- Subsequent packet process: Upon receipt of a response packet sent by the web server, the device searches the session table. If the information in the packet matches that in the session table and complies with the definition of subsequent packets in the protocol specifications, the packet is considered a subsequent response packet for the PC to access the web server and therefore is allowed to pass through.
Client PC accessing a web server
How Do I Configure a Security Policy for NAT?
NAT is classified as source NAT, destination NAT, or bidirectional NAT based on the address translation mode.
- Source NAT: translates the source IP address of a packet.
- Destination NAT: translates the destination IP address of a packet.
- Bidirectional NAT: translates both the source and destination IP addresses of a packet.
The following figure shows the sequence for processing security policies and NAT on a device.
NAT service process
According to the NAT service process:
- As destination NAT is performed before a security policy check, the destination address in the security policy must be set to the post-NAT address.
- As source NAT is performed after a security policy check, the source address in the security policy must be set to the pre-NAT address.
What Is a Good Security Policy?
Services demand faster connections from networks, whereas the increasingly active cybercrime has evolved into service threats. Managing and planning high-quality security policies not only helps to strike a balance between performance and security, but also facilitates subsequent management and maintenance.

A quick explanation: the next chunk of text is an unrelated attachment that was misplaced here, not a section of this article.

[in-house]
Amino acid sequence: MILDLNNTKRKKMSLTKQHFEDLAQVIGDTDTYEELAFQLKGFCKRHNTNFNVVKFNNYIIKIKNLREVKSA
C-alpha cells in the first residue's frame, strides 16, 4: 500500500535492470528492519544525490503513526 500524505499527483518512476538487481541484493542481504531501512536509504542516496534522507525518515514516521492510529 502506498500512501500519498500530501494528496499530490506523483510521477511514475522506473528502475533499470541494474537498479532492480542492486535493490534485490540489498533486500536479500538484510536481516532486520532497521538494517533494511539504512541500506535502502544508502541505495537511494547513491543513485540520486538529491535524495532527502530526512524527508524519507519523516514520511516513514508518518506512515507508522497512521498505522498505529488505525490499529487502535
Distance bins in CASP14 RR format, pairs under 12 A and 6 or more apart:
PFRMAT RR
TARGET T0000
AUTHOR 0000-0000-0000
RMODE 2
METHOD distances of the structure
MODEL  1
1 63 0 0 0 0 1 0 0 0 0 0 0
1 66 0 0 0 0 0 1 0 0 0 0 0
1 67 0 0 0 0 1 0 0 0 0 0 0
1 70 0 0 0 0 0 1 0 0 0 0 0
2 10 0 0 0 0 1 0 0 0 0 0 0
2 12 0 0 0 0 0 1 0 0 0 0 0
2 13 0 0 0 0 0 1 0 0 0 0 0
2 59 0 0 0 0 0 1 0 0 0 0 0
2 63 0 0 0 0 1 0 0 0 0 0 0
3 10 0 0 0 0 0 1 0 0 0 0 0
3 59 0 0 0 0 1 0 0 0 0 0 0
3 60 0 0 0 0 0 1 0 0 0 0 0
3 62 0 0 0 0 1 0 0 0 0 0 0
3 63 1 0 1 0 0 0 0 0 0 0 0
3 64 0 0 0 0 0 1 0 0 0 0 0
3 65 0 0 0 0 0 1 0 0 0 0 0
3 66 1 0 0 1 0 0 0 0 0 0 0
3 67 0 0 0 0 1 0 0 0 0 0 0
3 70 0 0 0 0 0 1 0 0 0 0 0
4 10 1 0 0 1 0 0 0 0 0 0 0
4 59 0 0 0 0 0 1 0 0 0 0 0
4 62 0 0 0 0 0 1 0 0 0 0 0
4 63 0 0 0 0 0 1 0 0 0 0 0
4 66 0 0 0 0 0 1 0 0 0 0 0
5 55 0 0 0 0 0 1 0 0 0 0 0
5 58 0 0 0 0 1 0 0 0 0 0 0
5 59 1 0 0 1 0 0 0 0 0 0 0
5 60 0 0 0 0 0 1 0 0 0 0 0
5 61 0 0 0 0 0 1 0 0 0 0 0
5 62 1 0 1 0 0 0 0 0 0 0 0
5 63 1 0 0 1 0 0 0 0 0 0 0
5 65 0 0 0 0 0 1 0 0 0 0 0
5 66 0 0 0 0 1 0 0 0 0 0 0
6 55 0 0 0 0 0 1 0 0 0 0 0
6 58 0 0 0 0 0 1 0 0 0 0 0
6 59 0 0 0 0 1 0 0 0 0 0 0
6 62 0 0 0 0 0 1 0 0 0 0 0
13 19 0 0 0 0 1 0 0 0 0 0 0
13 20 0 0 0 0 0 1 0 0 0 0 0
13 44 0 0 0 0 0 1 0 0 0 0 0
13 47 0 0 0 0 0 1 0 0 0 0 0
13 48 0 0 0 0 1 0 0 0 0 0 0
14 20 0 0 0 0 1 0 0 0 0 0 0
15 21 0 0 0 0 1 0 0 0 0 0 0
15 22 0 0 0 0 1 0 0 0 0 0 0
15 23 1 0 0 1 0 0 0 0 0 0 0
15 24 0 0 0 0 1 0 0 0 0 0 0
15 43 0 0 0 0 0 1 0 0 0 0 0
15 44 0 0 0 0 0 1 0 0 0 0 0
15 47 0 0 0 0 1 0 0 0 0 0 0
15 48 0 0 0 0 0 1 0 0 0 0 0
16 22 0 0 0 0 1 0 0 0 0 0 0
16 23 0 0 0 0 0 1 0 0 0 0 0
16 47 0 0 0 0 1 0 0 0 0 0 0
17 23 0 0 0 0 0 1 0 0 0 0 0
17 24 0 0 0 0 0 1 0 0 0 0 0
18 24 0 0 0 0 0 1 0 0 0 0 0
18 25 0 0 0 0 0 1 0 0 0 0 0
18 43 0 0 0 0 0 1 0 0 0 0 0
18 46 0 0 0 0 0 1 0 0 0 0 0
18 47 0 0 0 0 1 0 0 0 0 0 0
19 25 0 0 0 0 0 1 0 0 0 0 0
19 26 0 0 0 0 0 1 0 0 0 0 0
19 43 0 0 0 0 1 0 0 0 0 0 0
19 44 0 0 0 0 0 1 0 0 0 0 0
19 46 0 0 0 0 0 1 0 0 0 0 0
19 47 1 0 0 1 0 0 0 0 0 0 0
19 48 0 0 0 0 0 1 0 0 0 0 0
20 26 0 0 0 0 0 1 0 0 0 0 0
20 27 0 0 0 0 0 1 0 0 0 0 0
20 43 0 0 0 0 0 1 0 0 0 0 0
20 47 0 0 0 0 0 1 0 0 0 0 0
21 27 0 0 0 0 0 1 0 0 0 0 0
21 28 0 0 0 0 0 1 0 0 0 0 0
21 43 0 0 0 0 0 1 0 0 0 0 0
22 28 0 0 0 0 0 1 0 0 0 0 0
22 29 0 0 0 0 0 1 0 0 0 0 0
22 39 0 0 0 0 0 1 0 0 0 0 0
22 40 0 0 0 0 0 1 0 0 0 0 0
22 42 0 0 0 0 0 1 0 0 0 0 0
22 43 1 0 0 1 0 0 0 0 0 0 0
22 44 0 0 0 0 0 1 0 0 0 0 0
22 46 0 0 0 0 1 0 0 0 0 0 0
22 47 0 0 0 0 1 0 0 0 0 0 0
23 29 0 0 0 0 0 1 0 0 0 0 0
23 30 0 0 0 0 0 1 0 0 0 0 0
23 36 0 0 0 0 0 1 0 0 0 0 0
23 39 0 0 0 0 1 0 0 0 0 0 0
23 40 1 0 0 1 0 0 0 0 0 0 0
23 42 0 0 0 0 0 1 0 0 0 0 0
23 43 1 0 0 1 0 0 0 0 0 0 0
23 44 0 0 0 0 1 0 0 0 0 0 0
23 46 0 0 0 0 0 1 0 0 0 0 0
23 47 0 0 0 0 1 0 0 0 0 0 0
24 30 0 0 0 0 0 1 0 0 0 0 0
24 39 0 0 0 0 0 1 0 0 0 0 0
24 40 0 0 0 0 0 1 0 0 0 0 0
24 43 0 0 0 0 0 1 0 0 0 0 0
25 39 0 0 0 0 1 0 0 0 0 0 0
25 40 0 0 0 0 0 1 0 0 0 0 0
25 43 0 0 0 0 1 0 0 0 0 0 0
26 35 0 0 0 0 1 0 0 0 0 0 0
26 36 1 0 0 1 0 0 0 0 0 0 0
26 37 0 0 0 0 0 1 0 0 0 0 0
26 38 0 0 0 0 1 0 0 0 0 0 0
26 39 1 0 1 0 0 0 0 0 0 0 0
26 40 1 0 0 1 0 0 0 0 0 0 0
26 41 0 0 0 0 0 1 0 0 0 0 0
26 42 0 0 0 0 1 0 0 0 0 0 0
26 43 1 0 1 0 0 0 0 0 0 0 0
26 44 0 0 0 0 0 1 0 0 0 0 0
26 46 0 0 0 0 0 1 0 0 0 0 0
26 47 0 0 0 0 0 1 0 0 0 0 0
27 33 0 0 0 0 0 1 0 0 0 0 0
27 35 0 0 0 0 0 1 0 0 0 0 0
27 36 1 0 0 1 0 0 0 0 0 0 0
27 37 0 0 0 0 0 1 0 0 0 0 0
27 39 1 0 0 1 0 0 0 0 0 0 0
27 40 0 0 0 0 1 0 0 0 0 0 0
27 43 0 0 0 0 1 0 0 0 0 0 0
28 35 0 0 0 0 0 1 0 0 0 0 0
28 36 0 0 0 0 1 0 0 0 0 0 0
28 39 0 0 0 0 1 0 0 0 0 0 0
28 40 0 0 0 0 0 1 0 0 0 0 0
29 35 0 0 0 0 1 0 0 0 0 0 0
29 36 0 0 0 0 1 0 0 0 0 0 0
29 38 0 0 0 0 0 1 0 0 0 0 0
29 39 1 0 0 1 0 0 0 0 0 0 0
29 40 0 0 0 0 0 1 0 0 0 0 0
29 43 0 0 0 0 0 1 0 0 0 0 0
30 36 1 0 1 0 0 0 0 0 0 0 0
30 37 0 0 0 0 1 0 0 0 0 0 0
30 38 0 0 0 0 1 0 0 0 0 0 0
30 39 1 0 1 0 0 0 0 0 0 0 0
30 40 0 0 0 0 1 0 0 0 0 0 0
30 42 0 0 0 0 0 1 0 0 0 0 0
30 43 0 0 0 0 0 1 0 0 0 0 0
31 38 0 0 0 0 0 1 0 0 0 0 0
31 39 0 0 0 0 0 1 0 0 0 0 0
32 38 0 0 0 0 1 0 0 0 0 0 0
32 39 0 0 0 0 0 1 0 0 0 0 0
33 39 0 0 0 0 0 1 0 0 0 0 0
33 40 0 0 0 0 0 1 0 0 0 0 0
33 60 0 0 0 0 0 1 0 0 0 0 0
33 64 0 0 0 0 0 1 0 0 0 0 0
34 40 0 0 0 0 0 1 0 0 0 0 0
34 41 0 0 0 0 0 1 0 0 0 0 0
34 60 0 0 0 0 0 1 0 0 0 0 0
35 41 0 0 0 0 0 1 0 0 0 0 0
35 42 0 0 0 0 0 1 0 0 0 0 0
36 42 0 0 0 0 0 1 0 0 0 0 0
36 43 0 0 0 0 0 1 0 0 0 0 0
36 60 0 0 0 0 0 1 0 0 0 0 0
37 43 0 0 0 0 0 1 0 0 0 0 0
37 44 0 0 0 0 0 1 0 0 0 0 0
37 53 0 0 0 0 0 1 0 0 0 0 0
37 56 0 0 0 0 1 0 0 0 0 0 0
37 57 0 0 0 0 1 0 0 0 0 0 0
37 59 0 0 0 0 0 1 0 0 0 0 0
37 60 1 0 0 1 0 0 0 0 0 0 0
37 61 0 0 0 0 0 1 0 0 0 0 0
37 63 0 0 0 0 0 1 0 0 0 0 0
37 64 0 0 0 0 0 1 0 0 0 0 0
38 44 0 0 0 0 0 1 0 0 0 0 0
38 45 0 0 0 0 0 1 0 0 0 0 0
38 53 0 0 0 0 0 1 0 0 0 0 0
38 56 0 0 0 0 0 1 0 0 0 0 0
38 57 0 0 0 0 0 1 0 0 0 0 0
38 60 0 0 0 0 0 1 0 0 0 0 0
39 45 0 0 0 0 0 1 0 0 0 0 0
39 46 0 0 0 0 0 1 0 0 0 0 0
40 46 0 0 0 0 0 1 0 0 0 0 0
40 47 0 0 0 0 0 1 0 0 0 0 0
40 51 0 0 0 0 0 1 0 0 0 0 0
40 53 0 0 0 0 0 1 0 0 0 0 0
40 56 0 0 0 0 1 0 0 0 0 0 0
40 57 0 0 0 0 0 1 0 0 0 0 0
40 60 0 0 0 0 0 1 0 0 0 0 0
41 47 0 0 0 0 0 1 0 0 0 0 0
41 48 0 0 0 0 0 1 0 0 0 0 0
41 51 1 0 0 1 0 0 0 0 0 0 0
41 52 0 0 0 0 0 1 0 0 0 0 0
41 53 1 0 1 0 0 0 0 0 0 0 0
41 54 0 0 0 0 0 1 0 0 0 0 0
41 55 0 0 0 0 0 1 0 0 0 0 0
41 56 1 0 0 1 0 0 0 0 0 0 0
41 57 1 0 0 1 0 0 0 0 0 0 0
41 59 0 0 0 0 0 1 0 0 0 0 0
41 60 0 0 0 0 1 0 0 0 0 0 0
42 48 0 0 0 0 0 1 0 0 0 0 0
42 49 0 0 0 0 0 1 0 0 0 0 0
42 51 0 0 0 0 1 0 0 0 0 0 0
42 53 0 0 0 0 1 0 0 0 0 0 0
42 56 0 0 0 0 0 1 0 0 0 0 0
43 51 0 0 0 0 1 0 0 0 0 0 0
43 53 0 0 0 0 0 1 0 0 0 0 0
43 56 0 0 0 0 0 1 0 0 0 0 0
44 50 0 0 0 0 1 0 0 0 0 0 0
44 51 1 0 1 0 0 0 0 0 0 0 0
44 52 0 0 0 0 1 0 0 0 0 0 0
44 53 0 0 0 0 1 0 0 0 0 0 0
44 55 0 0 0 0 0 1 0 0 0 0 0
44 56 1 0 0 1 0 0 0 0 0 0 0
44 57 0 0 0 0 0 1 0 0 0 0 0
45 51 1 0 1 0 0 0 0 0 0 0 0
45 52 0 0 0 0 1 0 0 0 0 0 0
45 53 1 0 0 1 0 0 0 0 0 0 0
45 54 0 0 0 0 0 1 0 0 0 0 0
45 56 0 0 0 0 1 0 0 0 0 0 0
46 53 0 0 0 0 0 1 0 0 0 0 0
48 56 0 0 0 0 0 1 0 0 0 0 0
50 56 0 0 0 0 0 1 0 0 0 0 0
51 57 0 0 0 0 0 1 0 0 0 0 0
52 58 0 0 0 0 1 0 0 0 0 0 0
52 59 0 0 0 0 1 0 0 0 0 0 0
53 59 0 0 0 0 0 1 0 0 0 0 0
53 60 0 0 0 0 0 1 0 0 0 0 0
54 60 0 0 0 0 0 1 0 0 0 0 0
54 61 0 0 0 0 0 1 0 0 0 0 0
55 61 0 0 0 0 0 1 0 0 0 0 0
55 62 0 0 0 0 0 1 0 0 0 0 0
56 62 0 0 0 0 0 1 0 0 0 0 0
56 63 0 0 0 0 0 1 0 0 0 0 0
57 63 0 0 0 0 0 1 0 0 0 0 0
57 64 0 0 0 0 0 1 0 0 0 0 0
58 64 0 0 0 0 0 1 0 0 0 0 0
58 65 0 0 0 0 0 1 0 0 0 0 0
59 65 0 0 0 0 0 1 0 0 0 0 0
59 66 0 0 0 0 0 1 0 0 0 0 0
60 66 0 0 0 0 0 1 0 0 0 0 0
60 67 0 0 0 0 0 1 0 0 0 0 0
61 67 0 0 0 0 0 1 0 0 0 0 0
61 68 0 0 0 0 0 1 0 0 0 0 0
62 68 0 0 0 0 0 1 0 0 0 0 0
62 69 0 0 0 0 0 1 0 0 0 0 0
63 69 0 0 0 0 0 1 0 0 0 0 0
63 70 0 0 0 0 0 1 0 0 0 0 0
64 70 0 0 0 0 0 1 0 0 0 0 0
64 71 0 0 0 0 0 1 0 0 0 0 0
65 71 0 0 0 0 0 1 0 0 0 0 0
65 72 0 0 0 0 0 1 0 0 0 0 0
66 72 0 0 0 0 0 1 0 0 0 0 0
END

Establishing a Standard Security Policy Management Process
The security policy management process is a part of the information security policy and is designed to ensure that technology serves the service. As the security policy list of devices becomes increasingly large and management continues to grow in complexity, the organization needs to establish a process for reviewing and testing all policy applications. Pay attention to the following aspects:
- The applicant of the service party initiates a request for adding a security policy. The business director evaluates the necessity of the security policy and submits it to the security team.
- The security team evaluates the risks associated with the application submitted by the service party and determines the specific security policy implementation solution.
- The security policy is deployed and verified to ensure that it can meet the requirements.
- All security policies must be recorded. The security team can then view the records to understand the intent of each security policy and establish an association between the security policy and the application process.
Complying with Proper Security Policy Planning Principles
- Divide a network into security zones.
- Adhere to the minimum authorization principle.
- The policy sequence is very important. Commonly used and accurate policies should take priority.
- Identify and control both incoming and outgoing traffic.
- Periodically audit and optimize security policies.
- Author： Feng Yuanyuan
- Updated on： 2021-09-02
- Views： 82